May 31, 2012 5:16 pm

The Beloved, Bush Theatre, London

Amir Nizar Zuabi’s adaptation of the story of Abraham and Isaac has resonances in today’s Middle East conflict
Makram J. Khoury as Abraham in ‘The Beloved’©Keith Pattison

Makram J. Khoury as Abraham in ‘The Beloved’

This version of the story of Abraham and Isaac is not about God’s compact. It focuses entirely on man; his zeal, which leads him to undertake the sacrificial trip to the mountain in the first place, and in particular the psychological legacy of the event on members of the family.

Abraham is the only named character in Amir Nizar Zuabi’s version, the others being the Son (portrayed both as a young boy immediately after the event and in manhood some time later), the Son’s wife in later years and his mother. At intervals, a couple of sheep (the Wise Ram and the Young Lamb) also pop up to offer commentaries, sometimes with unexpected humour. They even swing on to the stage suspended from meat hooks at one point, ready to be slaughtered and carved by the Son in his later career.

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But this is not the only aspect in which the Son’s path through life has been shaped by his near-sacrifice on Mount Moriah (or, to Arabs and/or Muslims, Marwah). We see him assault his pregnant wife and drive her away, rather than risk bringing a son into a world where a father could do such things, just as earlier we have seen his mother flee the family home with the boy rather than remain around such a man as Abraham. In little more than an hour, Zuabi’s adaptation and staging examine the viewpoints and experiences of mother, son and finally Abraham himself.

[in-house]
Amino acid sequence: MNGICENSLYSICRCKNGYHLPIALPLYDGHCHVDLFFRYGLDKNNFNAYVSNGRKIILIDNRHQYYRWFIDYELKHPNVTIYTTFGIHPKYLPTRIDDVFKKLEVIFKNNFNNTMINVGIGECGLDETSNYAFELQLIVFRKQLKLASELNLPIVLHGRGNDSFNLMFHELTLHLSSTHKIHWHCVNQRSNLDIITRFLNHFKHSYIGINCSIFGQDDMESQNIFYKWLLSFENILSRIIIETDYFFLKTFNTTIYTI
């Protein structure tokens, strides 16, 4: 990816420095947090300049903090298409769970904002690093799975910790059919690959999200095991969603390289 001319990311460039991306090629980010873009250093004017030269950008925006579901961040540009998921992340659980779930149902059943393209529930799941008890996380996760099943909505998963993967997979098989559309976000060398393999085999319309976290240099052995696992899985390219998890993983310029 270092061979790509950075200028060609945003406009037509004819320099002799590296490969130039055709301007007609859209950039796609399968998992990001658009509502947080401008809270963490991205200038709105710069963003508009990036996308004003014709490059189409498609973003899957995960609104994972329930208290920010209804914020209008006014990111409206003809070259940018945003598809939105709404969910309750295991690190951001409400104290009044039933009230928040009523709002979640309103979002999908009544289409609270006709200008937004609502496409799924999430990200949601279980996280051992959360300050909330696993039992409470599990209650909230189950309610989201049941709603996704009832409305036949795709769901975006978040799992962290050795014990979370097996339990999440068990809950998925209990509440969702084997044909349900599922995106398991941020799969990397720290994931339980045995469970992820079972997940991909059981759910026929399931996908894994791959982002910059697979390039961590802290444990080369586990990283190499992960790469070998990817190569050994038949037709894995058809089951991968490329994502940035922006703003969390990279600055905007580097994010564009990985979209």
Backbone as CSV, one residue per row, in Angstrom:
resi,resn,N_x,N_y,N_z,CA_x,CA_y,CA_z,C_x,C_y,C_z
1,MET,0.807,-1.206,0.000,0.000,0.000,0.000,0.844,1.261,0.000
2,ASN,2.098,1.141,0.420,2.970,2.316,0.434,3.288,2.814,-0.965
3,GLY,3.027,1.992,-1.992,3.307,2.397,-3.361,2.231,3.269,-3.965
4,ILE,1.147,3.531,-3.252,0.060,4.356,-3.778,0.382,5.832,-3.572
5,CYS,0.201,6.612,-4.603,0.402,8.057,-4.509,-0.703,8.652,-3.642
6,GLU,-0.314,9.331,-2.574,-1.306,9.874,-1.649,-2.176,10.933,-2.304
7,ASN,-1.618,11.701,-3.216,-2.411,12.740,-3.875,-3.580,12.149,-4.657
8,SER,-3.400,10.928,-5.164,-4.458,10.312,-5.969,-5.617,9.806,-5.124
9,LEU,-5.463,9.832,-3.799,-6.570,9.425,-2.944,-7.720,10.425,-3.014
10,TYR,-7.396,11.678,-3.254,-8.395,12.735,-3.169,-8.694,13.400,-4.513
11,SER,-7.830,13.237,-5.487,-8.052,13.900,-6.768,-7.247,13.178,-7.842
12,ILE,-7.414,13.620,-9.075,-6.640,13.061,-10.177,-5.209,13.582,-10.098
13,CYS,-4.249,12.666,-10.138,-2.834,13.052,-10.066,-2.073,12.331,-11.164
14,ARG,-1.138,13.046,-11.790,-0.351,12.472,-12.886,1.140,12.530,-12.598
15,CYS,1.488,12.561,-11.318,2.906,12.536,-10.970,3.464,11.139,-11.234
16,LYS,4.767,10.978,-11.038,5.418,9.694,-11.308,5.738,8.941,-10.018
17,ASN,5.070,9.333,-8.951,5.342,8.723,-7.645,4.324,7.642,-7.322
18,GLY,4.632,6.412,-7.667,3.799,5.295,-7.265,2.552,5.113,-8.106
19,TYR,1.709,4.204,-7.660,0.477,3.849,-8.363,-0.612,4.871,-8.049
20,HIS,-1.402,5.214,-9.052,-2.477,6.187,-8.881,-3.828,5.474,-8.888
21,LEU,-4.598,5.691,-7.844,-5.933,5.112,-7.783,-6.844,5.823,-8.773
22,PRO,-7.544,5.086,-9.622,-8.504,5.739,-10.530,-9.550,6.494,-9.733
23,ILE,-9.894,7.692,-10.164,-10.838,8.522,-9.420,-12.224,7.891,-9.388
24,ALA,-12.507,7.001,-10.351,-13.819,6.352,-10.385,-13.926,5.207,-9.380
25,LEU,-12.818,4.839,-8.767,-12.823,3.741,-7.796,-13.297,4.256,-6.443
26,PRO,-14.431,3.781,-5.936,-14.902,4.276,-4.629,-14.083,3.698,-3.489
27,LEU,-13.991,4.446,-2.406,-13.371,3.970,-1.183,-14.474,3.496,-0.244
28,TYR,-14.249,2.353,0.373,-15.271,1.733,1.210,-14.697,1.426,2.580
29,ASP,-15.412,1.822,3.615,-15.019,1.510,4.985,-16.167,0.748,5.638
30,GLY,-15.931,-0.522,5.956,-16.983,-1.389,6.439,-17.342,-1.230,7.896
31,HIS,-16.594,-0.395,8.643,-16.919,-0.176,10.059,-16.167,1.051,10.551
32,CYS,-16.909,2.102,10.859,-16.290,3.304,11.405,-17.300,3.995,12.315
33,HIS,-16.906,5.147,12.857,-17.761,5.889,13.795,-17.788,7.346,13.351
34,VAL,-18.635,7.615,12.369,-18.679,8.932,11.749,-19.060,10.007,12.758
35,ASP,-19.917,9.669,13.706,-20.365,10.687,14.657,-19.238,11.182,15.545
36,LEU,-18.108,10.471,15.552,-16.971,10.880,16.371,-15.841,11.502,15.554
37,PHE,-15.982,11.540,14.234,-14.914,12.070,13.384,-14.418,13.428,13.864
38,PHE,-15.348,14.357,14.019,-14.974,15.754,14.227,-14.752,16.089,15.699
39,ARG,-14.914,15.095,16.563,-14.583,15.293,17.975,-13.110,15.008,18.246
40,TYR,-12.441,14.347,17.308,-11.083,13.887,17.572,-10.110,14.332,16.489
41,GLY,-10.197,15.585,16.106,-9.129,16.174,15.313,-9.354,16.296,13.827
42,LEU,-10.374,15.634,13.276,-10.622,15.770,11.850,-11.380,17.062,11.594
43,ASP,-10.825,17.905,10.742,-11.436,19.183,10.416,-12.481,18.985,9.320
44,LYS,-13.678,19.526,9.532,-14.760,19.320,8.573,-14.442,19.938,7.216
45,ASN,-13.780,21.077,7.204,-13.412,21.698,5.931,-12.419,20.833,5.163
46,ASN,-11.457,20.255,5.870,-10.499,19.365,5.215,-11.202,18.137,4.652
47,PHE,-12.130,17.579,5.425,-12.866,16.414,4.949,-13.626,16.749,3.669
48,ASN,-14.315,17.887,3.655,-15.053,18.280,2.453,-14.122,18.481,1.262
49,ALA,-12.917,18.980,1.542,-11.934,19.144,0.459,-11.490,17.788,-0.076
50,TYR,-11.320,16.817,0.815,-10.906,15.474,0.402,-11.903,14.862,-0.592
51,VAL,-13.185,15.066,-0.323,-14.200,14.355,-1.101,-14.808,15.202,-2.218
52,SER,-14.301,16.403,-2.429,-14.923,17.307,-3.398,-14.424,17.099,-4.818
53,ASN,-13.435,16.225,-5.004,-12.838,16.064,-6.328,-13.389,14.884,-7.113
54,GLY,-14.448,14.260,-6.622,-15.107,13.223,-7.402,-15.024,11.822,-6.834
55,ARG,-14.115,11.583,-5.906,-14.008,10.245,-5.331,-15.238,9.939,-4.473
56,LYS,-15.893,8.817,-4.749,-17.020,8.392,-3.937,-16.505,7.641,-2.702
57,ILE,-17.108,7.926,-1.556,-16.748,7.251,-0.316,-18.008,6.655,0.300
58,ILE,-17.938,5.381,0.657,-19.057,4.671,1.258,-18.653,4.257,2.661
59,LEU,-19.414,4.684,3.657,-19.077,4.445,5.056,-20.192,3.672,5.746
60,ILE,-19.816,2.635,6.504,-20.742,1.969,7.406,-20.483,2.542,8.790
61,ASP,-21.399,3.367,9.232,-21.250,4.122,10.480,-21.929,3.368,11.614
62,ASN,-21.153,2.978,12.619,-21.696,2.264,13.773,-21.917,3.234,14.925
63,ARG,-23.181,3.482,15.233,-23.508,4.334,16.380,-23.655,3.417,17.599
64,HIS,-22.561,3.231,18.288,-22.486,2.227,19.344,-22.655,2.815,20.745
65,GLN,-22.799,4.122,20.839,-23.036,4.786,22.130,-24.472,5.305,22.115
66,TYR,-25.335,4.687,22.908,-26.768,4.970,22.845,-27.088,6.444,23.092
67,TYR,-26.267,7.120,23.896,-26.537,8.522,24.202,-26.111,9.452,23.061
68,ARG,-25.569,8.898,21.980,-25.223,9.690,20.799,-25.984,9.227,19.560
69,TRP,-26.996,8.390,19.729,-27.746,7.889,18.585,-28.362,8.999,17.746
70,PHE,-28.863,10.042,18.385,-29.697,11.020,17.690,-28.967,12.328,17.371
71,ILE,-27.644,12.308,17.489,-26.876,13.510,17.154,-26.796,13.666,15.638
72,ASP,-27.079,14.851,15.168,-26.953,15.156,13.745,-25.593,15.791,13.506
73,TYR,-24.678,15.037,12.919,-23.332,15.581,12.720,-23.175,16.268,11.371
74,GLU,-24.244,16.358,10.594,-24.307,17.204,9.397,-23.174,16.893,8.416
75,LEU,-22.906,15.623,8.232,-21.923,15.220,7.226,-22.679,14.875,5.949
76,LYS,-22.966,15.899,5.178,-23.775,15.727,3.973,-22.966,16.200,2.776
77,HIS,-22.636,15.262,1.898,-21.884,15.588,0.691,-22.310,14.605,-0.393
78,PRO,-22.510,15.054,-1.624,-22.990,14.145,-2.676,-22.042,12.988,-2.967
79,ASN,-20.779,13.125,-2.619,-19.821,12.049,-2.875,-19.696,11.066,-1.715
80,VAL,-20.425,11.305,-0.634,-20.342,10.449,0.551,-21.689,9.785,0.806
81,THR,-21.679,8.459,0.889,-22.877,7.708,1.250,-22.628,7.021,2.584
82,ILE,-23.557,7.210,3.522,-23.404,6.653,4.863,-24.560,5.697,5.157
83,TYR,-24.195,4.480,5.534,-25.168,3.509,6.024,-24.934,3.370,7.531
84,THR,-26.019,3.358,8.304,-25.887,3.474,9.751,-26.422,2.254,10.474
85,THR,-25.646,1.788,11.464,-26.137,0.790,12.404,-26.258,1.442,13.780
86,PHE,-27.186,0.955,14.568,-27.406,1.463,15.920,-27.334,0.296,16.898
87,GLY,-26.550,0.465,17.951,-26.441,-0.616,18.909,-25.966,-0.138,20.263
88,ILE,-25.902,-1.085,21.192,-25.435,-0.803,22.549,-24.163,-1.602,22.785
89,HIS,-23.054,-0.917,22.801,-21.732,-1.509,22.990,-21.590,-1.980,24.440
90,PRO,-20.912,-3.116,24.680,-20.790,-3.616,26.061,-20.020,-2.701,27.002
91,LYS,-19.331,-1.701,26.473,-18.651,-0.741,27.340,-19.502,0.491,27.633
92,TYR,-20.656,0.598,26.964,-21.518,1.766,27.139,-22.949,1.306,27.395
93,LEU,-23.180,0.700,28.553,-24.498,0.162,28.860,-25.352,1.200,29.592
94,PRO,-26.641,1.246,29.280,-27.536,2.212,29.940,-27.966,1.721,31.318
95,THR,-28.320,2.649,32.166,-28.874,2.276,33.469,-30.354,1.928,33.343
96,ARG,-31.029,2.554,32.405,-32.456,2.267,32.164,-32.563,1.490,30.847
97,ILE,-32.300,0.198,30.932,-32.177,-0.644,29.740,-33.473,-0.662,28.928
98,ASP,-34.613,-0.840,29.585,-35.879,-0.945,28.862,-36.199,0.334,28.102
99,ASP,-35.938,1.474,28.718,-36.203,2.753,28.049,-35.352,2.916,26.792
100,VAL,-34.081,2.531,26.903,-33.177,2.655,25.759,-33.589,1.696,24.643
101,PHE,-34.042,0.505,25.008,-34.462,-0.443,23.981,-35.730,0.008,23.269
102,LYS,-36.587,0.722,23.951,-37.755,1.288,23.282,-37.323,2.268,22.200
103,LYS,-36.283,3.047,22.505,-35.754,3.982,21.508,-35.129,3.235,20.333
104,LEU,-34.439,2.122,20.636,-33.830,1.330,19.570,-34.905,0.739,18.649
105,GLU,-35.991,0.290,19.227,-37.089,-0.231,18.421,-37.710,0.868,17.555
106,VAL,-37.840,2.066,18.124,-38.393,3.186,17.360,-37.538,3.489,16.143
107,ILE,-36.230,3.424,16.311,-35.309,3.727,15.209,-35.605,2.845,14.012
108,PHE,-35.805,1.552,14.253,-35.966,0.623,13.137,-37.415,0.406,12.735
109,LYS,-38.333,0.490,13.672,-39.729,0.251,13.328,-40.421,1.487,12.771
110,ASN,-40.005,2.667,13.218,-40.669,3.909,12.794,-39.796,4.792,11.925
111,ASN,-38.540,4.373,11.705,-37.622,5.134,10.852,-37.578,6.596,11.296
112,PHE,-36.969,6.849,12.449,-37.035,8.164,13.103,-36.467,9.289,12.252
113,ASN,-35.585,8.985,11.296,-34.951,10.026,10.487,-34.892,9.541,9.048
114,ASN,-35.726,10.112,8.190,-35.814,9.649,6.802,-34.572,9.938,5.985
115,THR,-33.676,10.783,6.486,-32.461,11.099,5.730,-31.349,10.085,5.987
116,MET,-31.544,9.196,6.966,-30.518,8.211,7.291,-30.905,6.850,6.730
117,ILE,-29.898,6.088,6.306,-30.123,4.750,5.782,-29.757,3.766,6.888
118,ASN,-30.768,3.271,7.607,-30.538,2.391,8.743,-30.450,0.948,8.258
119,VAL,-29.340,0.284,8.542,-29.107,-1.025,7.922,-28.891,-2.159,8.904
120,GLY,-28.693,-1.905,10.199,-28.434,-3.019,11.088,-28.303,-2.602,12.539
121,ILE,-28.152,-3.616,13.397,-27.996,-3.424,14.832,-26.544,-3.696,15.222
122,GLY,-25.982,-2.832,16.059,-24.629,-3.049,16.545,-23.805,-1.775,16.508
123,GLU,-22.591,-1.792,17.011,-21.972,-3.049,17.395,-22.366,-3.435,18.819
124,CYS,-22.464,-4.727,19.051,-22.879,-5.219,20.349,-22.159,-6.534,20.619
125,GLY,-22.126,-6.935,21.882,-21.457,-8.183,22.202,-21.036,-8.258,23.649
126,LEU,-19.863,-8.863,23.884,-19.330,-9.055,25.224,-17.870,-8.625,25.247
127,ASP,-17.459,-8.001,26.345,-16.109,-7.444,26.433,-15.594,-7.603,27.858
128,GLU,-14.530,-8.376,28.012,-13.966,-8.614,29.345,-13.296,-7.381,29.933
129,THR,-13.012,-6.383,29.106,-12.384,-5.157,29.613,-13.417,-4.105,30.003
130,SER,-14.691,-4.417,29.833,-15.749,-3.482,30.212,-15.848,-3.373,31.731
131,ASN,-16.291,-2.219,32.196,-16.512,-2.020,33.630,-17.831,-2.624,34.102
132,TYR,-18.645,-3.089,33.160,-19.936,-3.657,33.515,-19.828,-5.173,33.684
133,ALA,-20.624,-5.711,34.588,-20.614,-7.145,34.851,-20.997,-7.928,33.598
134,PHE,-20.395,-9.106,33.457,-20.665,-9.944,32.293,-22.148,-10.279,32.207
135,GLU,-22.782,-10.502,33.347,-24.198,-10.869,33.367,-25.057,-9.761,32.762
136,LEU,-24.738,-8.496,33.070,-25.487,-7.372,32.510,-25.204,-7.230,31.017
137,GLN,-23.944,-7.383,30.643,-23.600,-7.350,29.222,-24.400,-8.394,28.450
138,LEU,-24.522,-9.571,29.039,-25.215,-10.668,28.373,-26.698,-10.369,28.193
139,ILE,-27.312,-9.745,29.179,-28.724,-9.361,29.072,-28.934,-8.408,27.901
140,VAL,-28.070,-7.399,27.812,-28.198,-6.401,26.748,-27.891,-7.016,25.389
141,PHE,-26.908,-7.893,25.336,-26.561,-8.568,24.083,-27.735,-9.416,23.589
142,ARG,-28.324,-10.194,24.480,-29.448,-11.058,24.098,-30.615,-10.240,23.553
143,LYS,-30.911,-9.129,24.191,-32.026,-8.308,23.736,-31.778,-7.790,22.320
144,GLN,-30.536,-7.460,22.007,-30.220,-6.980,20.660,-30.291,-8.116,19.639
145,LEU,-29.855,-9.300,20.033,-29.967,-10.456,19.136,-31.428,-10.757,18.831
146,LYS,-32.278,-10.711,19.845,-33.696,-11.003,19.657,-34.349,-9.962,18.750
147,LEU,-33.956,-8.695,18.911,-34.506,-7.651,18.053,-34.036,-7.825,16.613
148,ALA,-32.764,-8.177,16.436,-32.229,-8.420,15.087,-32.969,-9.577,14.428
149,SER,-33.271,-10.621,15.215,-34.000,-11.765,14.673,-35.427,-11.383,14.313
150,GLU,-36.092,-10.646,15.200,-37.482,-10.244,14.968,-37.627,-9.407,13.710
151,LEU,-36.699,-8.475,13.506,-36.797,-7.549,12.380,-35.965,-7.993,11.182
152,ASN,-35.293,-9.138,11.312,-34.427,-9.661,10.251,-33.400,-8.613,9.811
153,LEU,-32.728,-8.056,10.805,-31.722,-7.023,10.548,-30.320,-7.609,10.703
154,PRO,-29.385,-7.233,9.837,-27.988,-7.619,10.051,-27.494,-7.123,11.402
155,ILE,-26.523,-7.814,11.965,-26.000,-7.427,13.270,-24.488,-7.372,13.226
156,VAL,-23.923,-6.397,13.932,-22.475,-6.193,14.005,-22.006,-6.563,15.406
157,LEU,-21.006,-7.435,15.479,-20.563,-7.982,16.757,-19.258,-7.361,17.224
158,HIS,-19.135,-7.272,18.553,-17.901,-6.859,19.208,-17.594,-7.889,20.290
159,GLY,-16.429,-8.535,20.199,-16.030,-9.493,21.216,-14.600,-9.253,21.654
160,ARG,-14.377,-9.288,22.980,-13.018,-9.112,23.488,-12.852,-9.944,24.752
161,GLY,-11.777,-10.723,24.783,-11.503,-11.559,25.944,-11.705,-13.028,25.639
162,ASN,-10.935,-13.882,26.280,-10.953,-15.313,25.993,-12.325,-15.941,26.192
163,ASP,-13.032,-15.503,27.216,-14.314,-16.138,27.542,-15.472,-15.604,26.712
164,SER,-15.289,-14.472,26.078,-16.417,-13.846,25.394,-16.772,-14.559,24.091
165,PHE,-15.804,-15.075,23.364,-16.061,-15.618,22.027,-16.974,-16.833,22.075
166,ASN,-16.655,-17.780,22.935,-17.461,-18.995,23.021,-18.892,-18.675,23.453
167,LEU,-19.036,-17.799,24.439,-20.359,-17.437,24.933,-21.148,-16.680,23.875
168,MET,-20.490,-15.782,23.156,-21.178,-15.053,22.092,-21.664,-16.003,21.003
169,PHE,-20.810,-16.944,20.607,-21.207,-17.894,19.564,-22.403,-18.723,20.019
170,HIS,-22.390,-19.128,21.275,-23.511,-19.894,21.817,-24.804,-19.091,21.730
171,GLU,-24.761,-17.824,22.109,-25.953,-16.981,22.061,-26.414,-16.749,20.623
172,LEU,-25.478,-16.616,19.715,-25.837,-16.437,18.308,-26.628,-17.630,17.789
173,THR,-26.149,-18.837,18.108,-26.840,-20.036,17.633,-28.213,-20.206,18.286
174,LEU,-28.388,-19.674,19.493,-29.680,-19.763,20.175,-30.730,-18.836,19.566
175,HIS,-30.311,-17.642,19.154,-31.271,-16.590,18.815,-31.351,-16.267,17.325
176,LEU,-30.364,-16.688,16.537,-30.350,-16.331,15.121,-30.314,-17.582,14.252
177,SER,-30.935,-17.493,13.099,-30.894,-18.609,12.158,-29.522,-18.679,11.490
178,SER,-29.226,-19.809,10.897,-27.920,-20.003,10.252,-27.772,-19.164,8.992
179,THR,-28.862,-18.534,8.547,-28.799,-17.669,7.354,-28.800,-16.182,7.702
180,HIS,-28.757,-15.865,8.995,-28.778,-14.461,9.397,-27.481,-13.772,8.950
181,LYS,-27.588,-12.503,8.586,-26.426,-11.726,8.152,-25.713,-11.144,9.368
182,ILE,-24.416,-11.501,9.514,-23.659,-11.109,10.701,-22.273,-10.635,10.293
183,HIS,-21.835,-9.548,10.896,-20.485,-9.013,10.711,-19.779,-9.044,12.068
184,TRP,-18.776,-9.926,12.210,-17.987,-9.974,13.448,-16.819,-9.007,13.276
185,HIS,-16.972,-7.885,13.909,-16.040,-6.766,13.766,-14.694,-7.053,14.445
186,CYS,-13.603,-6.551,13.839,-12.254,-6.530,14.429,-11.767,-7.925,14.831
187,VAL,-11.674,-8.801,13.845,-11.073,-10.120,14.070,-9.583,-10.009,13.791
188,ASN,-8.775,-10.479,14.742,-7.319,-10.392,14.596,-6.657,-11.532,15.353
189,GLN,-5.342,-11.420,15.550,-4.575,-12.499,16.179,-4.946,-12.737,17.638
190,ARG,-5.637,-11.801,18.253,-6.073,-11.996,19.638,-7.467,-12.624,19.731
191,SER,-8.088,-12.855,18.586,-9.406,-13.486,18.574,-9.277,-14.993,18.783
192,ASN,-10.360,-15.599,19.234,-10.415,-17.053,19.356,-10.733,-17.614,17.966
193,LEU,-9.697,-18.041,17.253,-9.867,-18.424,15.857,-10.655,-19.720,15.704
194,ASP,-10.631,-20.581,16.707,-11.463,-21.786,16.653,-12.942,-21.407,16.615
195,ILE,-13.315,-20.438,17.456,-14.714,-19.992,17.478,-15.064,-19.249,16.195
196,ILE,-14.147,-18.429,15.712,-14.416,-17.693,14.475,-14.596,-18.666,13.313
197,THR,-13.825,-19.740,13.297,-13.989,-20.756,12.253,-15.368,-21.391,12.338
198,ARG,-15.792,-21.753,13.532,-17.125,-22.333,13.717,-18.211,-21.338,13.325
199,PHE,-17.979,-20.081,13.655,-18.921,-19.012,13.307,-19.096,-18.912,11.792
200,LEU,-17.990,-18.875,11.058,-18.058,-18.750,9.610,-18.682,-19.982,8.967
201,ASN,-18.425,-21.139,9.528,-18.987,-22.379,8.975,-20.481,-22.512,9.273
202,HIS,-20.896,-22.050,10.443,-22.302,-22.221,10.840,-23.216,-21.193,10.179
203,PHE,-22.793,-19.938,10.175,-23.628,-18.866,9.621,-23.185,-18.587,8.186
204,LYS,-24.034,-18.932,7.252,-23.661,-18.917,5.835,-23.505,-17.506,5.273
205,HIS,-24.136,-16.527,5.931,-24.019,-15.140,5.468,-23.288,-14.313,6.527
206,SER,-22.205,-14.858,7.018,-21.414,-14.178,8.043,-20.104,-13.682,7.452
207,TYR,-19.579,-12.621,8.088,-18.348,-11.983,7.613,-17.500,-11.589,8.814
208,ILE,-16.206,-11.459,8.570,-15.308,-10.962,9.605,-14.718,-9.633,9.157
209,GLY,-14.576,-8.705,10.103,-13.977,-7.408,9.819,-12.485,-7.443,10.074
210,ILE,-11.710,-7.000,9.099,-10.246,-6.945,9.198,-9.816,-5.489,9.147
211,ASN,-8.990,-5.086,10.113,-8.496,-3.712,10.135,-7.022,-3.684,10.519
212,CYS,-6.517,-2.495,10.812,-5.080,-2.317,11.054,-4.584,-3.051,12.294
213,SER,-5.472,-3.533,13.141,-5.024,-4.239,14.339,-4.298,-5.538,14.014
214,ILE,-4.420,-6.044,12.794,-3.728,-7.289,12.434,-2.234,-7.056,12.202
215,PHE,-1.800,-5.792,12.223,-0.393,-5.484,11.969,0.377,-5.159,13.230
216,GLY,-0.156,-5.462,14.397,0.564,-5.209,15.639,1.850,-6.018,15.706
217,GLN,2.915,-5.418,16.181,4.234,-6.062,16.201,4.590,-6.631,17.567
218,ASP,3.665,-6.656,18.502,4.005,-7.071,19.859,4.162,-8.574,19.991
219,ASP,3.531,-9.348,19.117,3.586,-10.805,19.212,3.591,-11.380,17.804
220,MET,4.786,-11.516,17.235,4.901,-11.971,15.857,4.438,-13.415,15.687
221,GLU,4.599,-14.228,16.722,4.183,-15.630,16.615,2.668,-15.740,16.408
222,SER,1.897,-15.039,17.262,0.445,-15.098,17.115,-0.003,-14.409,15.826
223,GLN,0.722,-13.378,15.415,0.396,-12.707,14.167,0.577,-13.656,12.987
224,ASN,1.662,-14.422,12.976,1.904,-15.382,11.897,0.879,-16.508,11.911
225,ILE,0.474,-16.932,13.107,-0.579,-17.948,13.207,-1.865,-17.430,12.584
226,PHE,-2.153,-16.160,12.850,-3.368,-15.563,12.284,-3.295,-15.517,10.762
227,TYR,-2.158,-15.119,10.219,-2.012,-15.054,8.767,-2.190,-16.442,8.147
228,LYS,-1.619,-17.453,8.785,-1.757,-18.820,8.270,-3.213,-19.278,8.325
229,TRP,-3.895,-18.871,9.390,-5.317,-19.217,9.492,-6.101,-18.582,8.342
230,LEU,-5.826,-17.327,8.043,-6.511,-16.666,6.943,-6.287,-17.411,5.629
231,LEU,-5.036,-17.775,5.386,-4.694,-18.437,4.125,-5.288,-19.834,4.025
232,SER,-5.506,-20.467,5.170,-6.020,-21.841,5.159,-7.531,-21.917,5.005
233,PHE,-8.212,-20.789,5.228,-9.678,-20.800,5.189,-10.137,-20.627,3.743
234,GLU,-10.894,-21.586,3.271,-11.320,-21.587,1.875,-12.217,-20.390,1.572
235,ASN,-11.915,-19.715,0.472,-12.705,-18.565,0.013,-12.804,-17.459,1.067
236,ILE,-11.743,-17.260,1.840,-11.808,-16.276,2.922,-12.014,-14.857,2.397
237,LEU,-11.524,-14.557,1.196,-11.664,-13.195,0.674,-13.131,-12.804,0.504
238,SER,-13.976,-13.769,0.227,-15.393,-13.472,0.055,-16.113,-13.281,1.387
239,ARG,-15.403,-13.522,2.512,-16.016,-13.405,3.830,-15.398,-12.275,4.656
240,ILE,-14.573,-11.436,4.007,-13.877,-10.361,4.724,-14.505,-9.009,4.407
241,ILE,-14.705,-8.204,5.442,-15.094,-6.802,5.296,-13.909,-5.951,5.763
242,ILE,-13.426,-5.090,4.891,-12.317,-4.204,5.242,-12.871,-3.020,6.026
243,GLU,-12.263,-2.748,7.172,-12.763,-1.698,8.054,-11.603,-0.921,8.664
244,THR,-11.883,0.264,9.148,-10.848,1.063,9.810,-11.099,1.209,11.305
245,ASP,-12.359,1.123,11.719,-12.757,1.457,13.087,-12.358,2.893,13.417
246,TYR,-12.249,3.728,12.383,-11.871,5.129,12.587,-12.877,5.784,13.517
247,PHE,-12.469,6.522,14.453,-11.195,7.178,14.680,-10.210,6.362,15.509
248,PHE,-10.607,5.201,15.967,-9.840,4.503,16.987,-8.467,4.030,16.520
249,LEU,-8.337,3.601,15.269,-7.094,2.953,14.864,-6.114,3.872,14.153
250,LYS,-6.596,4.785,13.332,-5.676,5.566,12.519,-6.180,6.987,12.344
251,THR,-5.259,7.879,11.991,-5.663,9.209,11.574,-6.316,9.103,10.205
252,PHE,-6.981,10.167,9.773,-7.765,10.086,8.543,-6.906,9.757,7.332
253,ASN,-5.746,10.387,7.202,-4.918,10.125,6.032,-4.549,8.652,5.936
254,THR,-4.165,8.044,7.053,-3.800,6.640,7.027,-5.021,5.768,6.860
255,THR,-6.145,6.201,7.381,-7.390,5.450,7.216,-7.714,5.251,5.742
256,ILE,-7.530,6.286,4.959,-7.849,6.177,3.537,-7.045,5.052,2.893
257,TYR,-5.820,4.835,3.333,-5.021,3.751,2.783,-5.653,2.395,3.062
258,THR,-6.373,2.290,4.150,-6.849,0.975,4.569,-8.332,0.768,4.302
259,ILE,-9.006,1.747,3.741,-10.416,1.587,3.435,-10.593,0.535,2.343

It is natural to interpret this in the light of the contemporary world from which Zuabi’s ShiberHur company comes in Palestine (this is the company’s third visit to London but, under the auspices of World Stages London, its first English-language production here). Abraham seems to personify fervent believers on either side of the Middle Eastern conflict: those who listen to voices in their heads, rather than to those around them, whom they supposedly love; the others, but in particular the Son, are left to live with the unconsidered consequences of such ardour.

Makram J. Khoury is as dignified as ever, but does not thereby make his Abraham sympathetic; Rivka Neumann and Rami Heuberger show that it is as much as the Mother and Son can do simply to carry on in any kind of life.

4 stars

www.bushtheatre.co.uk

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